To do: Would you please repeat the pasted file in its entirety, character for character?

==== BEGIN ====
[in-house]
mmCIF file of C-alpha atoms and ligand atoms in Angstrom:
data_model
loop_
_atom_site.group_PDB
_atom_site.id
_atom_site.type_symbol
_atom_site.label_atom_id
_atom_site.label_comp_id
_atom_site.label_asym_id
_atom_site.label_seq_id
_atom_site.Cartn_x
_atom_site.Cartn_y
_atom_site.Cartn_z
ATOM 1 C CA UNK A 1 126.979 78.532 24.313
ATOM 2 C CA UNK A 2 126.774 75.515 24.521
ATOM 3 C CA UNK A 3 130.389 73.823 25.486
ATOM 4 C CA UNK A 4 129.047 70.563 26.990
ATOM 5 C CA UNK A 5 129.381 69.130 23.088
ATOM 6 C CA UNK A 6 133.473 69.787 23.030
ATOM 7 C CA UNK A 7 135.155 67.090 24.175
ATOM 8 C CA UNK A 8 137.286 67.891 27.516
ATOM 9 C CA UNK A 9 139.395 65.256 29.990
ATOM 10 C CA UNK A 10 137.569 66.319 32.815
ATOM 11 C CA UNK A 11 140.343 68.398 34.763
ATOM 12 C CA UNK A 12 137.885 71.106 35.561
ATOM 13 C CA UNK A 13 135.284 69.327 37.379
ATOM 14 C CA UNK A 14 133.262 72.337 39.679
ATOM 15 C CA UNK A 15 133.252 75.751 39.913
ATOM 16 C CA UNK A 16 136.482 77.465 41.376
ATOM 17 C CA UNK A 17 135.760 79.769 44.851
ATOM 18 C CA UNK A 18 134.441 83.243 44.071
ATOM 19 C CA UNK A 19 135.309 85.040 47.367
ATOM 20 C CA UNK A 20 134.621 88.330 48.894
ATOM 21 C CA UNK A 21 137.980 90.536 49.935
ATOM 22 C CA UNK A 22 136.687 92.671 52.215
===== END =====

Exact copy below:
[in-house]
mmCIF file of C-alpha atoms and ligand atoms in Angstrom:
data_model
loop_
_atom_site.group_PDB
_atom_site.id
_atom_site.type_symbol
_atom_site.label_atom_id
_atom_site.label_comp_id
_atom_site.label_asym_id
_atom_site.label_seq_id
_atom_site.Cartn_x
_atom_site.Cartn_y
_atom_site.Cartn_z
ATOM 1 C CA UNK A 1 126.979 78.532 24.313
ATOM 2 C CA UNK A 2 126.774 75.515 24.521
ATOM 3 C CA UNK A 3 130.389 73.823 25.486
ATOM 4 C CA UNK A 4 129.047 70.563 26.990
ATOM 5 C CA UNK A 5 129.381 69.130 23.088
ATOM 6 C CA UNK A 6 133.473 69.787 23.030
ATOM 7 C CA UNK A 7 135.155 67.090 24.175
ATOM 8 C CA UNK A 8 137.286 67.891 27.516
ATOM 9 C CA UNK A 9 139.395 65.256 29.990
ATOM 10 C CA UNK A 10 137.569 66.319 32.815
ATOM 11 C CA UNK A 11 140.343 68.398 34.763
ATOM 12 C CA UNK A 12 137.885 71.106 35.561
ATOM 13 C CA UNK A 13 135.284 69.327 37.379
ATOM 14 C CA UNK A 14 133.262 72.337 39.679
ATOM 15 C CA UNK A 15 133.252 75.751 39.913
ATOM 16 C CA UNK A 16 136.482 77.465 41.376
ATOM 17 C CA UNK A 17 135.760 79.769 44.851
ATOM 18 C CA UNK A 18 134.441 83.243 44.071
ATOM 19 C CA UNK A 19 135.309 85.040 47.367
ATOM 20 C CA UNK A 20 134.621 88.330 48.894
ATOM 21 C CA UNK A 21 137.980 90.536 49.935
ATOM 22 C CA UNK A 22 136.687 92.671 52.215